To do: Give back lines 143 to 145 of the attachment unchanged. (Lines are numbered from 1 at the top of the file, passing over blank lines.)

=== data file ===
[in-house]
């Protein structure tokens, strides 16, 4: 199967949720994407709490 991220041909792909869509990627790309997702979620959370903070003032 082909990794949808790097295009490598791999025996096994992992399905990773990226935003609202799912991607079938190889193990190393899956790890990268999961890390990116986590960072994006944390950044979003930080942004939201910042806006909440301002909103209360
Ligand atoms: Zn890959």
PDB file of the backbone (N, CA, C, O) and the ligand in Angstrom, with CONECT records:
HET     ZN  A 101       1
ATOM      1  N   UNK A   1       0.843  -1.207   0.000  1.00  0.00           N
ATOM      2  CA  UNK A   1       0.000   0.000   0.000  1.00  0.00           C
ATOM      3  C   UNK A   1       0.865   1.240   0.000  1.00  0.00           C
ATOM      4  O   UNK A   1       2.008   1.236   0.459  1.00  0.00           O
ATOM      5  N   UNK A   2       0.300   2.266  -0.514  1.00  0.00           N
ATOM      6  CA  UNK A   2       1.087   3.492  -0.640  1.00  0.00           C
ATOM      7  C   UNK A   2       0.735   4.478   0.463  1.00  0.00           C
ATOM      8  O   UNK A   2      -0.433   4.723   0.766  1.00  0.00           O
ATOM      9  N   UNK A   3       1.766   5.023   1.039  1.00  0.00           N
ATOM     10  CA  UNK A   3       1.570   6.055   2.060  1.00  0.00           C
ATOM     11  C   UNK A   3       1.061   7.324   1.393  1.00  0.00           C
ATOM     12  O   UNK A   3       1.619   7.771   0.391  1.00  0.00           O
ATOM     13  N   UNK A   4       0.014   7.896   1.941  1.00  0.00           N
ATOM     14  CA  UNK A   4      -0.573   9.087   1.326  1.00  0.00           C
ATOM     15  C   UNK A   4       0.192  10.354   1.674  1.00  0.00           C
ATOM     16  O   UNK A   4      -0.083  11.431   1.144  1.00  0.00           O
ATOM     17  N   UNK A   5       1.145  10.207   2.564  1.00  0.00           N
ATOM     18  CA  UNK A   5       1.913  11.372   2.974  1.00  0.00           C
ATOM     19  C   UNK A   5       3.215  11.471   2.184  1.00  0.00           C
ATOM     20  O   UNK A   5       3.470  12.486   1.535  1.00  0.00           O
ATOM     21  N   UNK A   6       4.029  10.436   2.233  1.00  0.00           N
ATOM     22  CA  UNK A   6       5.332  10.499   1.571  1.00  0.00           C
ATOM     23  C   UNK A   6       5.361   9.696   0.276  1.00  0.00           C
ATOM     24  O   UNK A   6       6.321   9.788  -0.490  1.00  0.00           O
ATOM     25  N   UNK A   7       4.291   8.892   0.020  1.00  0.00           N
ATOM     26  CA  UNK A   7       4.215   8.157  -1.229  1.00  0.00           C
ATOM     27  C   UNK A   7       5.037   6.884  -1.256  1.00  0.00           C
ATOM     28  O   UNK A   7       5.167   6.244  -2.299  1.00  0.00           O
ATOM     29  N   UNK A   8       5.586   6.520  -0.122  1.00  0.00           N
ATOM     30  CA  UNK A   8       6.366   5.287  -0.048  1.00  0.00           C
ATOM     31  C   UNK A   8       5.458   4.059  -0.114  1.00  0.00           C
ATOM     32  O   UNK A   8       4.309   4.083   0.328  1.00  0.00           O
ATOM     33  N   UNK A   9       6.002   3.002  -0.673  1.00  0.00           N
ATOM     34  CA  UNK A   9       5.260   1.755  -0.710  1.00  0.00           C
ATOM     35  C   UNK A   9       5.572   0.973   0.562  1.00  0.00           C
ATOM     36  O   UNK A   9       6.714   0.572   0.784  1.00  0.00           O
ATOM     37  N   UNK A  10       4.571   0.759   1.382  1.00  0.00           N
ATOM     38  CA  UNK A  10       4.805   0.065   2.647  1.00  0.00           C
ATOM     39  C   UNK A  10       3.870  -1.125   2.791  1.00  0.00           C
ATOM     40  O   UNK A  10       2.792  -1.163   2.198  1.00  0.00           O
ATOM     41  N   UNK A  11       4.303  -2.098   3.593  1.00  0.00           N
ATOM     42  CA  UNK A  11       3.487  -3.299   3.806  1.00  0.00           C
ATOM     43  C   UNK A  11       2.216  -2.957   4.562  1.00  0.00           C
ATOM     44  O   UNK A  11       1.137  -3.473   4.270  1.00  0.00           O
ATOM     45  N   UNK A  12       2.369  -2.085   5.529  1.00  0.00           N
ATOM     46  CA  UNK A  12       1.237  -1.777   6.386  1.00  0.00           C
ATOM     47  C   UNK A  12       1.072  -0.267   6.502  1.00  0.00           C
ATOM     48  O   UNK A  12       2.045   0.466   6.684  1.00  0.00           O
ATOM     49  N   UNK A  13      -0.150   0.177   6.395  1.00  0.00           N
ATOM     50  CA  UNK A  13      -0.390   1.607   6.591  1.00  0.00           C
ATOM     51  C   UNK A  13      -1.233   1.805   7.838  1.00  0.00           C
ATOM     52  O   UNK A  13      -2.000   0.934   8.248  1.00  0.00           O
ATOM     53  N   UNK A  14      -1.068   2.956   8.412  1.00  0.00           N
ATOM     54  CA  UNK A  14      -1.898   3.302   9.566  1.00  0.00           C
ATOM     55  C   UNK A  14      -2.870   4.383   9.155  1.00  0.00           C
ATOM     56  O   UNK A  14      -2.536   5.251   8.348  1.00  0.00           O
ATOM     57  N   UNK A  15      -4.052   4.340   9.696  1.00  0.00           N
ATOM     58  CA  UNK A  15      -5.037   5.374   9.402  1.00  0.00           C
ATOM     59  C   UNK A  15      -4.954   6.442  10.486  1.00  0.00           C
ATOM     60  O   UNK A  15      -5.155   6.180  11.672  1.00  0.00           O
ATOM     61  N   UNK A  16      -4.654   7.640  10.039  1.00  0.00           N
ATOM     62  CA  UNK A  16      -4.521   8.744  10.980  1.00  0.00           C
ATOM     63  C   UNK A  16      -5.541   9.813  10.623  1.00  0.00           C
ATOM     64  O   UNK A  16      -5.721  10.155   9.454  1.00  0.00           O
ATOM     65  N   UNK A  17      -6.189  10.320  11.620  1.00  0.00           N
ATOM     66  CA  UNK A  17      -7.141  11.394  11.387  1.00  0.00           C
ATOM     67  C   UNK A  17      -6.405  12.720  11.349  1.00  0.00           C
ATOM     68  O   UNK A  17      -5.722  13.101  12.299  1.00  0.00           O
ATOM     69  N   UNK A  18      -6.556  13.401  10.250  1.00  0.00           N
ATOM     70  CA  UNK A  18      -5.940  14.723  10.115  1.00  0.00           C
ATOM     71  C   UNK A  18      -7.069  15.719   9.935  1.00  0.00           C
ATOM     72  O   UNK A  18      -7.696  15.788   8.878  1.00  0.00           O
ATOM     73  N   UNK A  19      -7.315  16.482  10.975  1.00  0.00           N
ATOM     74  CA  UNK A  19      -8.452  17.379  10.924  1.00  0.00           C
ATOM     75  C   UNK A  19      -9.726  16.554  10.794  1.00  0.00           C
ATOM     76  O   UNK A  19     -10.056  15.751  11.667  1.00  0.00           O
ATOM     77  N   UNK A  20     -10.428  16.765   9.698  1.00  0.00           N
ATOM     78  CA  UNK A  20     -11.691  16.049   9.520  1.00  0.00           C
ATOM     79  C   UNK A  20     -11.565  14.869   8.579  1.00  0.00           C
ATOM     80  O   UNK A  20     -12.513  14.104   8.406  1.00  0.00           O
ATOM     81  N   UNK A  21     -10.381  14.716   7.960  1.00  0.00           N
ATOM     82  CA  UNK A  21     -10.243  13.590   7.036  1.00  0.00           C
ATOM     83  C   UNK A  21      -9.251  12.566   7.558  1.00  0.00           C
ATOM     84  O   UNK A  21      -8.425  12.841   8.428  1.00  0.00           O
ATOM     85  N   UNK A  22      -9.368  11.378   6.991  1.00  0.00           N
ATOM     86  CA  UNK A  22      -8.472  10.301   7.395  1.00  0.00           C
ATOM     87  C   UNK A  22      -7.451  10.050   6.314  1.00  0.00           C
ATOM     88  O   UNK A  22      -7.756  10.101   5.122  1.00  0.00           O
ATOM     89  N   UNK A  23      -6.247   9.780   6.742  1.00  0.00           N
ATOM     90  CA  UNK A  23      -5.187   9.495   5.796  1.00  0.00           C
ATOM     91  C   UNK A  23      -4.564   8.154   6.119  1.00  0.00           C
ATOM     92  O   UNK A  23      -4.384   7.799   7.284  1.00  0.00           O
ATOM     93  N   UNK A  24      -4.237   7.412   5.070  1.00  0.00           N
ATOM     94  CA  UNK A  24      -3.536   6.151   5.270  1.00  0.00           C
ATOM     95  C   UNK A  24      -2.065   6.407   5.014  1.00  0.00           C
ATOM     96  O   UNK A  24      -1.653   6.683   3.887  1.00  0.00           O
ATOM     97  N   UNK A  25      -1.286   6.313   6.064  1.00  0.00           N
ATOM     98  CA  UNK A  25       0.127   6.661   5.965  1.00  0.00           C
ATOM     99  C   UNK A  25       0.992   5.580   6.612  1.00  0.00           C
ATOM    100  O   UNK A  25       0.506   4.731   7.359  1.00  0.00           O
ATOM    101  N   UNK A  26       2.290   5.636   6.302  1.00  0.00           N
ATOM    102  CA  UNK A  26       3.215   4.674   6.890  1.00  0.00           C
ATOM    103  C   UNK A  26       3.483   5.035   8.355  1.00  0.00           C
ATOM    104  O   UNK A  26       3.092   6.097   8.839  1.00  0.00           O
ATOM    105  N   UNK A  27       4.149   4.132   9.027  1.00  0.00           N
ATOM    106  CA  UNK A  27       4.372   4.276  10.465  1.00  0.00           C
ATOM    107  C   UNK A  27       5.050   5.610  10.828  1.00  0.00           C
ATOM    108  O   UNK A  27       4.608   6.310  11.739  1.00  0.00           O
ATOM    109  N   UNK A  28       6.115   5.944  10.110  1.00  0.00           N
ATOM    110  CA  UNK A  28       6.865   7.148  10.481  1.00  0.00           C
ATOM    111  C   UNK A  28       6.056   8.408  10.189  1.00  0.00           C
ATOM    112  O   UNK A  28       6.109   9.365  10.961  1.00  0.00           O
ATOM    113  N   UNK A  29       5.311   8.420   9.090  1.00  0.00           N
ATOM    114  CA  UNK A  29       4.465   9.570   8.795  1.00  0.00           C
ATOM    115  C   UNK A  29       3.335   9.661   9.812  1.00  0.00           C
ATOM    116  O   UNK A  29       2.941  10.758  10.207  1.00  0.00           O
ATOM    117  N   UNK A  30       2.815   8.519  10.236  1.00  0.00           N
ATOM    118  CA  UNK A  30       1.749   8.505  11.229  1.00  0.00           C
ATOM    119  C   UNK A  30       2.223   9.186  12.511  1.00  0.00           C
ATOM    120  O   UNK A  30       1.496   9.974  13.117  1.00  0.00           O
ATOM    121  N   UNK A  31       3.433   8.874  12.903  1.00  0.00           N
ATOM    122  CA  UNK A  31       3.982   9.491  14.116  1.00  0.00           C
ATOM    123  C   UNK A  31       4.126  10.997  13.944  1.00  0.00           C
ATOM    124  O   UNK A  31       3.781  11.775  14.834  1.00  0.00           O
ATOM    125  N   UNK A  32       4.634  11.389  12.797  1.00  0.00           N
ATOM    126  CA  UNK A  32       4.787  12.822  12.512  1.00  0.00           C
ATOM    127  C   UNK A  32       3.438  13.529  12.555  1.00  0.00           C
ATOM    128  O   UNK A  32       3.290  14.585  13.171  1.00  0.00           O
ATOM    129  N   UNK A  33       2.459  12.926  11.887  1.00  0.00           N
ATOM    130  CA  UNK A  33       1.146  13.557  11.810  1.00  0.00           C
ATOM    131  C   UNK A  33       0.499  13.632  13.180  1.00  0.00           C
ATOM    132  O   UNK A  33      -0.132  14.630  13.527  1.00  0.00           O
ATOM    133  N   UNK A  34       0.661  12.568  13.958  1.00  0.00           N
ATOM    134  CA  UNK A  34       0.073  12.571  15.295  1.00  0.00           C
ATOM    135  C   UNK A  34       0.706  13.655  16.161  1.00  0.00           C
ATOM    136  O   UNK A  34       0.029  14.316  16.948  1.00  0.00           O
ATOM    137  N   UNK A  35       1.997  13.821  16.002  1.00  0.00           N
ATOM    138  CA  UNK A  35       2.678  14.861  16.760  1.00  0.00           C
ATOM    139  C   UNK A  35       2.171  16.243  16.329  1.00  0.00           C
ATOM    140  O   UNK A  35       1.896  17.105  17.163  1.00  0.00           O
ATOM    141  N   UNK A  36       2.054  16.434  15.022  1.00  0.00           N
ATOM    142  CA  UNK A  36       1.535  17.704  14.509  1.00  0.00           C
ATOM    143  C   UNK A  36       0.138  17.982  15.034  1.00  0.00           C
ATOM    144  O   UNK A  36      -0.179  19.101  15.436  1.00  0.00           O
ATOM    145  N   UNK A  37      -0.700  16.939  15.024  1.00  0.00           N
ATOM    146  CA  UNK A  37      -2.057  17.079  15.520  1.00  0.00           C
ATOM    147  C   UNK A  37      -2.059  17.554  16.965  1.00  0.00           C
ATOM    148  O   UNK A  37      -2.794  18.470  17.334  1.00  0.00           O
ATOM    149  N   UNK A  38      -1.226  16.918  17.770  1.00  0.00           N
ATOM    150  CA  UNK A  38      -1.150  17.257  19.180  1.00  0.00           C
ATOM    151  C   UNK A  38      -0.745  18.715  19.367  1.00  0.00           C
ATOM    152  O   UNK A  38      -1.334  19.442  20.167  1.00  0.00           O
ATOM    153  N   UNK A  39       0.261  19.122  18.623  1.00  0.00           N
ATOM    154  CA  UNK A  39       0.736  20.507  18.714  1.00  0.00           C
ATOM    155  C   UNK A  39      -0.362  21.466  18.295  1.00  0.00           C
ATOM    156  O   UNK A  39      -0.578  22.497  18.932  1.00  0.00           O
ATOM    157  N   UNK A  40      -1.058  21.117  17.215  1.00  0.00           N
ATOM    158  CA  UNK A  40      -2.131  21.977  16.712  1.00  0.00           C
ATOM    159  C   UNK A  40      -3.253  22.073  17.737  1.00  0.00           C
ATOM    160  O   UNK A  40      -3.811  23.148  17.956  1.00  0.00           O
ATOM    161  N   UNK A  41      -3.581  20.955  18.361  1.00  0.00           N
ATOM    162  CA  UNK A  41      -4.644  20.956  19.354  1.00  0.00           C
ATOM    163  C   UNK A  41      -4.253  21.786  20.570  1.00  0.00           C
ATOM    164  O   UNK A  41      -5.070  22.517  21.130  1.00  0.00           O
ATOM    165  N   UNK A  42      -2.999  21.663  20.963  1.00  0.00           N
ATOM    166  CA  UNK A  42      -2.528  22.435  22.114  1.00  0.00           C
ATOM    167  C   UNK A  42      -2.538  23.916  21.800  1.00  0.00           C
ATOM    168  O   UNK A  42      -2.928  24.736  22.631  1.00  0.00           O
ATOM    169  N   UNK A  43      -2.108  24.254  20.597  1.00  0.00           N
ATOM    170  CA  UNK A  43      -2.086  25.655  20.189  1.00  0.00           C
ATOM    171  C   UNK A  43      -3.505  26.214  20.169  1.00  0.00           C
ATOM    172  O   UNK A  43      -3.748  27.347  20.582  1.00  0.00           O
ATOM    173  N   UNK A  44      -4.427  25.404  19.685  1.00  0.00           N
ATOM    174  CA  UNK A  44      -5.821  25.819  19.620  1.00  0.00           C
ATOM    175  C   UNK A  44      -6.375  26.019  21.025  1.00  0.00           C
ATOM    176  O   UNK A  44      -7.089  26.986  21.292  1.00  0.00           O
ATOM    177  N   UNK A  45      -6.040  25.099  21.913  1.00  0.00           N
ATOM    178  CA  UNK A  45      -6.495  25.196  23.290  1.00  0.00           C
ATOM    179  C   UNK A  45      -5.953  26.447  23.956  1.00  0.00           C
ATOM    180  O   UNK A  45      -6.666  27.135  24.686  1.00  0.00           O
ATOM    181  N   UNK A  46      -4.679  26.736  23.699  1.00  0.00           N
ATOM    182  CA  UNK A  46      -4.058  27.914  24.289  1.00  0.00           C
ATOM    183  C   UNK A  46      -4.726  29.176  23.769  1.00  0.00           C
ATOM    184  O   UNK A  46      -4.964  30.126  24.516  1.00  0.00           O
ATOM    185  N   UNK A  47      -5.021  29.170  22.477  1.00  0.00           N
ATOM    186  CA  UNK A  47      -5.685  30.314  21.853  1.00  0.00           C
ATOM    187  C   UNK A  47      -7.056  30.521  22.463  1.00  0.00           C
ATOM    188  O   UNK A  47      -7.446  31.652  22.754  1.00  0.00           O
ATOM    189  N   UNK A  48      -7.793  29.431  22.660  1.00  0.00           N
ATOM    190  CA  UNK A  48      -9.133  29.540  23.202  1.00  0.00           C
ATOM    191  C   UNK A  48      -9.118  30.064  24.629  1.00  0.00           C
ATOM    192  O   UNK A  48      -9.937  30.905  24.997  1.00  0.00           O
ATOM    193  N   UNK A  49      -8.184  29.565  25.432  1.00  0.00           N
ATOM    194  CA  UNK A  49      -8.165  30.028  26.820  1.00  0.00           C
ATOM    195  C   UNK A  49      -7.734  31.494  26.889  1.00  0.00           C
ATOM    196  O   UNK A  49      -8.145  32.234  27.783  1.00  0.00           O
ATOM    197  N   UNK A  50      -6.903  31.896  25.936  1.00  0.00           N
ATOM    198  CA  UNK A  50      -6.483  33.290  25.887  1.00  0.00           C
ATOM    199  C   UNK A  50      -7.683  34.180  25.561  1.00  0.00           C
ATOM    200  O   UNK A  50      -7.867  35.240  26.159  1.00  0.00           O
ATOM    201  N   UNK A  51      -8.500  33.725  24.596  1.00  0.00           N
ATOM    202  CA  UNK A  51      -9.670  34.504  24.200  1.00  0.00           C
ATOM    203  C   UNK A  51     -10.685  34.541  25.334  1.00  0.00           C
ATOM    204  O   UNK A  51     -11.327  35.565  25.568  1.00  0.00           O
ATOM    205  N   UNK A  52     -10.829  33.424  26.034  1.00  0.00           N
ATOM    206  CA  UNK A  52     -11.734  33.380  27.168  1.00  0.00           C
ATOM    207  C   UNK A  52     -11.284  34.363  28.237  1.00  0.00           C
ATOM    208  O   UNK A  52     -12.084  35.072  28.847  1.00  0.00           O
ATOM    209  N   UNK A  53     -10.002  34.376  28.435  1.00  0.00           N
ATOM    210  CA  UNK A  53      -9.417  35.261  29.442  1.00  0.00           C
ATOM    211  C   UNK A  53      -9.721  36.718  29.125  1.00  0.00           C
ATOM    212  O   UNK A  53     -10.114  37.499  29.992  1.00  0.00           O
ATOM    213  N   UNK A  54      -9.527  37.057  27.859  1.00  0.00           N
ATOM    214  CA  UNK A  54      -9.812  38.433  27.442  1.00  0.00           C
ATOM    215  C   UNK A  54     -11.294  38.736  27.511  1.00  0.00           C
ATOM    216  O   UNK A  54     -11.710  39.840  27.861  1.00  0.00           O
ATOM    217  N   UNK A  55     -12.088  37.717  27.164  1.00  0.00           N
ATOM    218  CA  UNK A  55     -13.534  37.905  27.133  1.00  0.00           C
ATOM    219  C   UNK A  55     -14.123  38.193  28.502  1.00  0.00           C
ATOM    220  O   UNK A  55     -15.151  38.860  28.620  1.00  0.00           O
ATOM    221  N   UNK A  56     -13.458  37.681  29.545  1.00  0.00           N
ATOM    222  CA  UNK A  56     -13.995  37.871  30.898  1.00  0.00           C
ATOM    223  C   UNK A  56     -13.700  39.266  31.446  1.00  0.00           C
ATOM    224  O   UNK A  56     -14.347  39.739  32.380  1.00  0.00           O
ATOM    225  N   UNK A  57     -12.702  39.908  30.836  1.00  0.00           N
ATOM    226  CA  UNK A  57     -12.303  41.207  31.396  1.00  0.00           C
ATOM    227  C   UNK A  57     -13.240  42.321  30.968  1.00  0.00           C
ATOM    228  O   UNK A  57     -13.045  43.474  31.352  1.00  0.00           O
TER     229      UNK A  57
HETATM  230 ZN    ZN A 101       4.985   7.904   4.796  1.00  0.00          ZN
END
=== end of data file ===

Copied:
ATOM    138  CA  UNK A  35       2.678  14.861  16.760  1.00  0.00           C
ATOM    139  C   UNK A  35       2.171  16.243  16.329  1.00  0.00           C
ATOM    140  O   UNK A  35       1.896  17.105  17.163  1.00  0.00           O